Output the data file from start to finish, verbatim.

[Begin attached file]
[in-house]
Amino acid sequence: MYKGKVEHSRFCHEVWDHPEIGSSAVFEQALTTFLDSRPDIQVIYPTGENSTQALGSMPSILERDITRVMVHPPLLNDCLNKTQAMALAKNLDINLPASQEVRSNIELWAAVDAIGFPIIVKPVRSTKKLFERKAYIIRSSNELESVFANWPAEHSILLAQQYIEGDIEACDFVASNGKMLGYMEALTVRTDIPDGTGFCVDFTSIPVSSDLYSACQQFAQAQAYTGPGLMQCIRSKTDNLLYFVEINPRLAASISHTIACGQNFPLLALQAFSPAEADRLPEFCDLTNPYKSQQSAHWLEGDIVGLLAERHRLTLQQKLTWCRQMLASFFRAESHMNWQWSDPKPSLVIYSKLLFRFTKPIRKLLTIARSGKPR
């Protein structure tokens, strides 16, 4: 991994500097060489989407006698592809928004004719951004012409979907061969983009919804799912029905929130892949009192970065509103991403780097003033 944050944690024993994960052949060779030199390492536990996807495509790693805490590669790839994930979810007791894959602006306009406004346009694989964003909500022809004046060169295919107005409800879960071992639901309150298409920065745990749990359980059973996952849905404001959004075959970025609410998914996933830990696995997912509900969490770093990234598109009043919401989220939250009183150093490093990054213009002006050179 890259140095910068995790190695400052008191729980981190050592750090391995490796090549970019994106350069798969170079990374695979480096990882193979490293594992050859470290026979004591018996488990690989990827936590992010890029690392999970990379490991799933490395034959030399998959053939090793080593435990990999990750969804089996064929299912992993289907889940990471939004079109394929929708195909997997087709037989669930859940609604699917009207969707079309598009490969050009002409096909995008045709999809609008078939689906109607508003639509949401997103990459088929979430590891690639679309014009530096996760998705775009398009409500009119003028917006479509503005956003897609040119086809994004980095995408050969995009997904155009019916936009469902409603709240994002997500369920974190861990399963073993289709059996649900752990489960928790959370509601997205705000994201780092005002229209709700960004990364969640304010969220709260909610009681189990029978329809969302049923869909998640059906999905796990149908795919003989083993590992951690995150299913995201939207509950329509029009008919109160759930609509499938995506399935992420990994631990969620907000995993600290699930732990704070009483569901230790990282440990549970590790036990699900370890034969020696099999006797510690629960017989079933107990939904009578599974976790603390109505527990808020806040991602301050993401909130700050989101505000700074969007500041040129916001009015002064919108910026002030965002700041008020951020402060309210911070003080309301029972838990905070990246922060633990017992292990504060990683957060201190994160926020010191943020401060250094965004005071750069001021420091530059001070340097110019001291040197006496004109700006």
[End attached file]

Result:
[in-house]
Amino acid sequence: MYKGKVEHSRFCHEVWDHPEIGSSAVFEQALTTFLDSRPDIQVIYPTGENSTQALGSMPSILERDITRVMVHPPLLNDCLNKTQAMALAKNLDINLPASQEVRSNIELWAAVDAIGFPIIVKPVRSTKKLFERKAYIIRSSNELESVFANWPAEHSILLAQQYIEGDIEACDFVASNGKMLGYMEALTVRTDIPDGTGFCVDFTSIPVSSDLYSACQQFAQAQAYTGPGLMQCIRSKTDNLLYFVEINPRLAASISHTIACGQNFPLLALQAFSPAEADRLPEFCDLTNPYKSQQSAHWLEGDIVGLLAERHRLTLQQKLTWCRQMLASFFRAESHMNWQWSDPKPSLVIYSKLLFRFTKPIRKLLTIARSGKPR
């Protein structure tokens, strides 16, 4: 991994500097060489989407006698592809928004004719951004012409979907061969983009919804799912029905929130892949009192970065509103991403780097003033 944050944690024993994960052949060779030199390492536990996807495509790693805490590669790839994930979810007791894959602006306009406004346009694989964003909500022809004046060169295919107005409800879960071992639901309150298409920065745990749990359980059973996952849905404001959004075959970025609410998914996933830990696995997912509900969490770093990234598109009043919401989220939250009183150093490093990054213009002006050179 890259140095910068995790190695400052008191729980981190050592750090391995490796090549970019994106350069798969170079990374695979480096990882193979490293594992050859470290026979004591018996488990690989990827936590992010890029690392999970990379490991799933490395034959030399998959053939090793080593435990990999990750969804089996064929299912992993289907889940990471939004079109394929929708195909997997087709037989669930859940609604699917009207969707079309598009490969050009002409096909995008045709999809609008078939689906109607508003639509949401997103990459088929979430590891690639679309014009530096996760998705775009398009409500009119003028917006479509503005956003897609040119086809994004980095995408050969995009997904155009019916936009469902409603709240994002997500369920974190861990399963073993289709059996649900752990489960928790959370509601997205705000994201780092005002229209709700960004990364969640304010969220709260909610009681189990029978329809969302049923869909998640059906999905796990149908795919003989083993590992951690995150299913995201939207509950329509029009008919109160759930609509499938995506399935992420990994631990969620907000995993600290699930732990704070009483569901230790990282440990549970590790036990699900370890034969020696099999006797510690629960017989079933107990939904009578599974976790603390109505527990808020806040991602301050993401909130700050989101505000700074969007500041040129916001009015002064919108910026002030965002700041008020951020402060309210911070003080309301029972838990905070990246922060633990017992292990504060990683957060201190994160926020010191943020401060250094965004005071750069001021420091530059001070340097110019001291040197006496004109700006």